Jun also returns canonically for the first time since Tekken 2, and is one of the more interesting redesigns. Some of her attacks harm her, and she’s got a bunch of new stances that help separate her from distant relative, Asuka.

The Heat Is On

The Heat system is the real game changer. Each character has a handful of moves that activate Heat when they connect, or simply by hitting right punch + left kick for a quick burst.

Heat lasts about 15 seconds but the meter pauses when you block or land attacks, and essentially gives you access to a powered-up version of your character. You also inflict chip damage on block (some attacks cause chip damage outside of Heat too).

In this state, you can unleash a powerful attack known as Heat Smash or chain an attack with the Heat Dash, setting up frame advantage on block or hit.

Other attacks become more powerful in Heat; for example, Paul has access to a guard-breaking stun on one of his standard strings, while Jin has access to Omen Stance giving him access to a few of his Tekken 3-era move set.


Heat really changes the dynamic of battle for various reasons. Juggles become much longer; you can launch someone, activate heat to bound them, then strike them again for a Tornado (this is Tekken 8’s new bound state, replacing Tail Spin from Tekken 7), and then utilise Heat dash to extend the combo or engage Heat Smash for a chunk of damage.

The amount of experimentation with Heat and juggles is almost limitless; Tekken 8 encourages you to be as creative as possible, and there’s a palpable feeling of satisfaction as you land a 70+ damage combo by dipping into everything this new system has to offer.

Utilising specific Heat actions also drains your meter quickly, so you have to consider the pros and cons of potentially spending it early. For example, if you spend your Heat on one chunky move that’s blocked, then you risk being punished.

On the other hand, you can utilise Heat’s chip damage to press the attack while remaining relatively safe without committing to any huge risks.

Weighing up when to use Heat and when to save it is part of the compelling, strategic thread that makes up Tekken 8’s rich tapestry of fisticuffs; the deeper you dig, the more you’ll find.

Chip damage is an interesting and somewhat controversial among Tekken fans. However, I found it to be an interesting wrinkle to the bread-and-butter mechanics. Some health is also recoverable, as juggles and specific attacks leave a percentage of health up for grabs.

By going on the offense, you can recover this health, which can really make an impact if battles go down to the wire. Granted, it’s not that noticeable at times when bouts are over within 10 seconds, but when you’re both scrapping for that last few chunks of damage, it can really make a difference.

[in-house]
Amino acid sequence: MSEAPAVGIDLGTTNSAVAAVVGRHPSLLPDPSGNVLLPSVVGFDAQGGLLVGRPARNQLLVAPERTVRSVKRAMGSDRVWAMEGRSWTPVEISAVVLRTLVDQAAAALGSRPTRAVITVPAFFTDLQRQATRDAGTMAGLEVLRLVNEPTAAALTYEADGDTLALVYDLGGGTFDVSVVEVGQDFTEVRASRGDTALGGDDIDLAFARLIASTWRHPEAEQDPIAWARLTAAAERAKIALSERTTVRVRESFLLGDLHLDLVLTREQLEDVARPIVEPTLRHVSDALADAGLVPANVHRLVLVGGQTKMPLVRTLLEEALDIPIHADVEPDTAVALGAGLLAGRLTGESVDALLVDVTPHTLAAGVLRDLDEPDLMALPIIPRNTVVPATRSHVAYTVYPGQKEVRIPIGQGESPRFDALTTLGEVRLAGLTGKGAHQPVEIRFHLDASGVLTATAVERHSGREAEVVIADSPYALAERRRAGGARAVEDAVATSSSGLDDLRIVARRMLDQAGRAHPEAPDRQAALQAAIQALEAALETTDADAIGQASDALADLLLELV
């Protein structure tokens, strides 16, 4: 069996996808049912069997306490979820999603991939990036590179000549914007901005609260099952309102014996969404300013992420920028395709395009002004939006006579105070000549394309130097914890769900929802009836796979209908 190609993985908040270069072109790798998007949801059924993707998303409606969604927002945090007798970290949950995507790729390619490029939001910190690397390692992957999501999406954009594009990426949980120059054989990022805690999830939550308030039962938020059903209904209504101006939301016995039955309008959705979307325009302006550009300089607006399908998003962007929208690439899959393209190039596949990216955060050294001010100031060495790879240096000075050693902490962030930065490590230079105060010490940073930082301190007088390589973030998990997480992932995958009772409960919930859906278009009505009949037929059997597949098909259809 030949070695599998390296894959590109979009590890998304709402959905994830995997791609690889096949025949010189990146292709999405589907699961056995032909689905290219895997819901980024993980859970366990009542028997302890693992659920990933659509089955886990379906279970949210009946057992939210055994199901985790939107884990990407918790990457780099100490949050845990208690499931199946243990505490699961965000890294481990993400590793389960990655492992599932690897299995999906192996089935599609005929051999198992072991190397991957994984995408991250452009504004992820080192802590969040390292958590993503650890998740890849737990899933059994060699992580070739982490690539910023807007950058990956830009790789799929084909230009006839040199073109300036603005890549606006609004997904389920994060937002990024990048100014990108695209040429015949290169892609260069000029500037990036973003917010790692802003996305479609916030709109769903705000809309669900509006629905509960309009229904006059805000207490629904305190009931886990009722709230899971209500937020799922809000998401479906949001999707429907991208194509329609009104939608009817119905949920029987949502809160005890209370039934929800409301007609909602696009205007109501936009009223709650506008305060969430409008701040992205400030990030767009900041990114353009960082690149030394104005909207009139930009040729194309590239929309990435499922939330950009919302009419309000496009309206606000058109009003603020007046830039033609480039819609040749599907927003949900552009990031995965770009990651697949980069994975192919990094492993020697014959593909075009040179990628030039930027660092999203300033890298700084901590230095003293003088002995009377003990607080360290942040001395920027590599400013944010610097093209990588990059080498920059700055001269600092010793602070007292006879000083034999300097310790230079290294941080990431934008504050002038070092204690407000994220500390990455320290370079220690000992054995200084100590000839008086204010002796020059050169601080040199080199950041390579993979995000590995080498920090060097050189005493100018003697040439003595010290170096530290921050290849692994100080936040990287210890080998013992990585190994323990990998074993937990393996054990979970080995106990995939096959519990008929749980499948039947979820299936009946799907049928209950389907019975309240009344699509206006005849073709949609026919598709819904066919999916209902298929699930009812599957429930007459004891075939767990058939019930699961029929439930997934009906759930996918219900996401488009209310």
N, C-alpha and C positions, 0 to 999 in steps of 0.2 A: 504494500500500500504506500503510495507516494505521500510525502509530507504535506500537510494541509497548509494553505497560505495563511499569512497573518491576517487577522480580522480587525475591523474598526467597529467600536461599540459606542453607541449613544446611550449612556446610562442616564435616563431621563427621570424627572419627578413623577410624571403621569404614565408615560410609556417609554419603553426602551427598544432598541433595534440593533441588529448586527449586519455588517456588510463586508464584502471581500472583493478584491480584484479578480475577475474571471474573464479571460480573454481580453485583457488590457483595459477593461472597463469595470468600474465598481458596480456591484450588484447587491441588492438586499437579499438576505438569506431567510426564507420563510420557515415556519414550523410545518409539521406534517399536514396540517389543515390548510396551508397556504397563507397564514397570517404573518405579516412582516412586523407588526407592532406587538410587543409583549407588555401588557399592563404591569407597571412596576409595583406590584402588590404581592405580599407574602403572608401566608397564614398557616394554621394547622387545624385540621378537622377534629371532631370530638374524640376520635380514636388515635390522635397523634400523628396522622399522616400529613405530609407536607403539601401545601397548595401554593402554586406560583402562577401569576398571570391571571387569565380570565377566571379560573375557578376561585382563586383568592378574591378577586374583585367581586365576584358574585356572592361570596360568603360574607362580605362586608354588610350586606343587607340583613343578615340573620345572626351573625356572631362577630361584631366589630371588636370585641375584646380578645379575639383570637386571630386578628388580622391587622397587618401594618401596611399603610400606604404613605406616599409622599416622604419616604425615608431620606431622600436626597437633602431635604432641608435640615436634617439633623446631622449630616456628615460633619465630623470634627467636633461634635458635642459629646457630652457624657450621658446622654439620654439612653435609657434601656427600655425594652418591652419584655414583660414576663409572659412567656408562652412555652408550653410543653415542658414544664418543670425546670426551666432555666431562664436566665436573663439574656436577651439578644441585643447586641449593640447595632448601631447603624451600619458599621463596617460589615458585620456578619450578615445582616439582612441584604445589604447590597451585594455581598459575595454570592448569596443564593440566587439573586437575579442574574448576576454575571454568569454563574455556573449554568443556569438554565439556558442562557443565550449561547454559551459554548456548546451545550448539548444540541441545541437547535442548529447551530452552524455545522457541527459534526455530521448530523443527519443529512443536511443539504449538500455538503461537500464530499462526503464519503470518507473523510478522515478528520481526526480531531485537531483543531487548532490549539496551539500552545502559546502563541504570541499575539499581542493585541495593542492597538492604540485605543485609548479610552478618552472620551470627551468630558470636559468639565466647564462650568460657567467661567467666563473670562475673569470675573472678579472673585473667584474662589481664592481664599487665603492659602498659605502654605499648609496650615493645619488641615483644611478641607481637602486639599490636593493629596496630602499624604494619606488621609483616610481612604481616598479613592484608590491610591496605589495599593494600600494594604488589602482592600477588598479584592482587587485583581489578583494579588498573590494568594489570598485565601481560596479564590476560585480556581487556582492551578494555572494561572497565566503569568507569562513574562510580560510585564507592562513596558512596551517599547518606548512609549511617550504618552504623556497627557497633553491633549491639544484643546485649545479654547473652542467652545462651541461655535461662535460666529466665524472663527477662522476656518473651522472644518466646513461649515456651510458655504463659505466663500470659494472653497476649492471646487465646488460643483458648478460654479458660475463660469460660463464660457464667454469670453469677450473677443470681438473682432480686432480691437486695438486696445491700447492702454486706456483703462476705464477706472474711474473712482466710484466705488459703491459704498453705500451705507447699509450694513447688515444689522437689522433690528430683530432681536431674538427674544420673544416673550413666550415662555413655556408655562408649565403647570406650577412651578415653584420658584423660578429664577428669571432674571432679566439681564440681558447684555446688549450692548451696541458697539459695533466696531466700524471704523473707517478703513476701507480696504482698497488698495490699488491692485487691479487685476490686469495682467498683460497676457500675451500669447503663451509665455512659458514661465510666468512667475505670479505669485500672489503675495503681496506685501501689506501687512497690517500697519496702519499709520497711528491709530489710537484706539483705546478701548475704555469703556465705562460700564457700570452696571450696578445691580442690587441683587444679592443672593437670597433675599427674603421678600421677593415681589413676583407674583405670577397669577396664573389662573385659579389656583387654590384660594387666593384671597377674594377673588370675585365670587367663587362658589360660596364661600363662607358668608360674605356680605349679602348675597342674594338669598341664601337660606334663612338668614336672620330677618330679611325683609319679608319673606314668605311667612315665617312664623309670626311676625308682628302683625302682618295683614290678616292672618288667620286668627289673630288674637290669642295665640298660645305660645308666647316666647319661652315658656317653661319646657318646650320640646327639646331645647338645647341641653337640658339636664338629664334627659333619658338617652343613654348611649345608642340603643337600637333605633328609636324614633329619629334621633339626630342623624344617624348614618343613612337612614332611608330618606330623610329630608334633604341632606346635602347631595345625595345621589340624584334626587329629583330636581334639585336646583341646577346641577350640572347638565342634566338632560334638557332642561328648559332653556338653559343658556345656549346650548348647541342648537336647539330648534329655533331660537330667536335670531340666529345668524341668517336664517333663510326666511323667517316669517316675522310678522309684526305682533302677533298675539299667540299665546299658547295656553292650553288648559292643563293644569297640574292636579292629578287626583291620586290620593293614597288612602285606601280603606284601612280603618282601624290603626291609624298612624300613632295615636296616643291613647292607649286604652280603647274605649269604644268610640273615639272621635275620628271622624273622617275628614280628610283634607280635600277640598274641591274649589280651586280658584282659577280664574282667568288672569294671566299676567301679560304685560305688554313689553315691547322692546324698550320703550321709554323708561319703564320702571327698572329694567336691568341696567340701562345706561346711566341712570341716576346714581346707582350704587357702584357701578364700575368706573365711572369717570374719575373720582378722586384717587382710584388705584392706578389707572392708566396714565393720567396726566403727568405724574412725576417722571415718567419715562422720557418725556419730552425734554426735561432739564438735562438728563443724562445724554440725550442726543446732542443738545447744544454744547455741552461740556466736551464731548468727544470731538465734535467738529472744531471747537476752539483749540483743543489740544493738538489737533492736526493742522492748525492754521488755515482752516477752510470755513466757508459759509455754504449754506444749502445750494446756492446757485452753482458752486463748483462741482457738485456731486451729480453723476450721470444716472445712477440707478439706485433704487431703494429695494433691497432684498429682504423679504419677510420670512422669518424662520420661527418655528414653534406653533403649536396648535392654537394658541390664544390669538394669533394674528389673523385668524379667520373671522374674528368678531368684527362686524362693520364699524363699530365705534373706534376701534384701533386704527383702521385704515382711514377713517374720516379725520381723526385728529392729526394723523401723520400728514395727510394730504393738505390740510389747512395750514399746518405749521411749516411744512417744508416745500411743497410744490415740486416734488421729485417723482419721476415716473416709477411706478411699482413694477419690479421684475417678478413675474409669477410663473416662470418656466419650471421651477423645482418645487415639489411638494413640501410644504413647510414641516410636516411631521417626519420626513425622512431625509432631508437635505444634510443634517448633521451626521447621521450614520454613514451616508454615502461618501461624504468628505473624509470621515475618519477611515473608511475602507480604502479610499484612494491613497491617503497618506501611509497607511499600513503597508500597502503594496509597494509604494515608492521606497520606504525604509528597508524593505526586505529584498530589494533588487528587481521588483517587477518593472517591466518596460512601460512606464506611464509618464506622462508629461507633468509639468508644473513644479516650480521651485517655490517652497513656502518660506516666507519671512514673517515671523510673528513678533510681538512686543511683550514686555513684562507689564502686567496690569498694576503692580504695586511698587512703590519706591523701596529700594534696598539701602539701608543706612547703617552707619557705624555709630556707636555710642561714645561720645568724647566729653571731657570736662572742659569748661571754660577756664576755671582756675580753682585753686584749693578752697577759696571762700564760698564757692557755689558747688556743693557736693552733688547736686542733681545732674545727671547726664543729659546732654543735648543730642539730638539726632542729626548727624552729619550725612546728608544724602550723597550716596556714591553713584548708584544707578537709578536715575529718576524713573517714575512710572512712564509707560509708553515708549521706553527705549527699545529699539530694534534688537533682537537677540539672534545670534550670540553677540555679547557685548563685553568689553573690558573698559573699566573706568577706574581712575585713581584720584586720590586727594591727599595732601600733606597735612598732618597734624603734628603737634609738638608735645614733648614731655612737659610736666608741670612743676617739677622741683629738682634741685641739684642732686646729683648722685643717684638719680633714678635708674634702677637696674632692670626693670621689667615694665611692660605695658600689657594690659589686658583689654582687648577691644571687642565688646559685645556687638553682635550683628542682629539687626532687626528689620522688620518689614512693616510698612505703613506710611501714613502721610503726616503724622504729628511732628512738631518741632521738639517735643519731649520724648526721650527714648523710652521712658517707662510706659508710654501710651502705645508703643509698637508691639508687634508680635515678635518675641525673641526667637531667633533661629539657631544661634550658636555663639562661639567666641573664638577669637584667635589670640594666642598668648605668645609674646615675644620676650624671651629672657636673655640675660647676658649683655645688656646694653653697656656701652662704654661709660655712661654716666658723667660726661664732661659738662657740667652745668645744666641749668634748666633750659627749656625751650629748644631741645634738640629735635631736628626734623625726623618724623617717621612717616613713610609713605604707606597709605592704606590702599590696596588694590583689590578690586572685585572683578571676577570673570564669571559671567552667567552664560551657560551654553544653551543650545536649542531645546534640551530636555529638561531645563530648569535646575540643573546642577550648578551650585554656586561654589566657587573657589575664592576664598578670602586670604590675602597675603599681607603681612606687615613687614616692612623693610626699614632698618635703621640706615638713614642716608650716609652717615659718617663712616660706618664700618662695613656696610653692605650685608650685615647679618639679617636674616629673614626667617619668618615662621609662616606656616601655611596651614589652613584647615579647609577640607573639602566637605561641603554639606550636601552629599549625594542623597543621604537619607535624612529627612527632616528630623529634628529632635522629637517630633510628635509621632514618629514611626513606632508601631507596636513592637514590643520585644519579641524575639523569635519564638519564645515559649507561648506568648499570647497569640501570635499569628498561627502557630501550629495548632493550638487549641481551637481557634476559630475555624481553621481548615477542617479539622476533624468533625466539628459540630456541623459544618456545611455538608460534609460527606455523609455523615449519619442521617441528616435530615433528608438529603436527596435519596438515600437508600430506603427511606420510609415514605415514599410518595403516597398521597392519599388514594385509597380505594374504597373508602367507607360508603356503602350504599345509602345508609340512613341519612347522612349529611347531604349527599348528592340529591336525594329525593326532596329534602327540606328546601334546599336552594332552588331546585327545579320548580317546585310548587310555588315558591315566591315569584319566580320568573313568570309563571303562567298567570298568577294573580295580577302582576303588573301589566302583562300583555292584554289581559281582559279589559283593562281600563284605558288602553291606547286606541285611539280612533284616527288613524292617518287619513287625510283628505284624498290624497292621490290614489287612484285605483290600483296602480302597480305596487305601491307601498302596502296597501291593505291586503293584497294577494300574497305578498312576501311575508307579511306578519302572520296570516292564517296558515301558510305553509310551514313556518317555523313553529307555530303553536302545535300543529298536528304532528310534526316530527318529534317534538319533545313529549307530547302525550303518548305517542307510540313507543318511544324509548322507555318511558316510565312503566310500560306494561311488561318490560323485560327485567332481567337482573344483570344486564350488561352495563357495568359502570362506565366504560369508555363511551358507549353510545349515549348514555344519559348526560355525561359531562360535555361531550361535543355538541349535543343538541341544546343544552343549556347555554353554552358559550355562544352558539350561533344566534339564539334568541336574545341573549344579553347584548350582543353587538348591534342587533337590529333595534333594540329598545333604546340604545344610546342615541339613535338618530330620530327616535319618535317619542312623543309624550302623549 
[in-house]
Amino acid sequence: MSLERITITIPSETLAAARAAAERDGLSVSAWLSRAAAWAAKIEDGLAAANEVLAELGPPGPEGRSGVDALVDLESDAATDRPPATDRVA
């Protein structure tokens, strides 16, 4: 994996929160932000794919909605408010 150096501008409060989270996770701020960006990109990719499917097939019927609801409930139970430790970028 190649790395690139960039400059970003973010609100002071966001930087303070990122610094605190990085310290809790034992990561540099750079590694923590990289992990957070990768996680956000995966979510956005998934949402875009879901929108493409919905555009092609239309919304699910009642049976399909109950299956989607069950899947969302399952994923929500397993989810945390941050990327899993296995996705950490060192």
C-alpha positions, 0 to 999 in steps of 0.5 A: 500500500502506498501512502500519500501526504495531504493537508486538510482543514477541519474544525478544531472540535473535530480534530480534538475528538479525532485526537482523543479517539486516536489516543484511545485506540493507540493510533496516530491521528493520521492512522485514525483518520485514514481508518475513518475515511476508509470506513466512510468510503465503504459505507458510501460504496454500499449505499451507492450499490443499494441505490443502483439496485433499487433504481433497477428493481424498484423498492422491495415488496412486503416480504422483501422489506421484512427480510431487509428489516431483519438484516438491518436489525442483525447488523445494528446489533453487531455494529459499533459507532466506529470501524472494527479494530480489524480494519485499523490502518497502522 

A successful juggle or last-minute Heath Smash can recover enough of your health to keep you in the fight just that little bit longer. It feels great, and makes fights all the more intense for it.

The Most Complete Tekken Experience To Date

I consider myself a pretty decent Tekken player, but one thing I have to note is just how great Tekken 8 is if you’re new to the series. The wealth of practice options and user-friendly tutorials are a welcome addition, whether it’s the standard Practice Mode that offers frame data, details on whether an attack is homing, a Power Crush or Tornado, to the sample combos on offer allowing you to get a feel for juggling.

The Special Style meanwhile assigns specific buttons for things like juggles, low attacks and Power Crush, eschewing the need for specific time and button inputs. This is great for easing newbies into Tekken’s intricate gameplay plan.

Arcade Quest is equally something that really surprised me. While you could easily dismiss it for its cutesy avatars and throw away narrative (you’re a newbie to Tekken and want to rise through the ranks to become a champ), there’s a surprising amount of depth it.


You and your buddies will basically progress across multiple arcades fighting increasingly more difficult opponents, all the while increasing your rank and learning about Heat and the various mechanics. Veterans can skip these tutorials, but newcomers will definitely want to check them out as they’re a fantastic way of learning the ropes.

Once you get to the final stages of Arcade Quest, you’ll actually be fighting some really tough combatants that will give folk of all abilities a good scrap. Even if you’re a veteran fan, it’s worth fighting here (or in the Super Ghost Battle) to test your skills.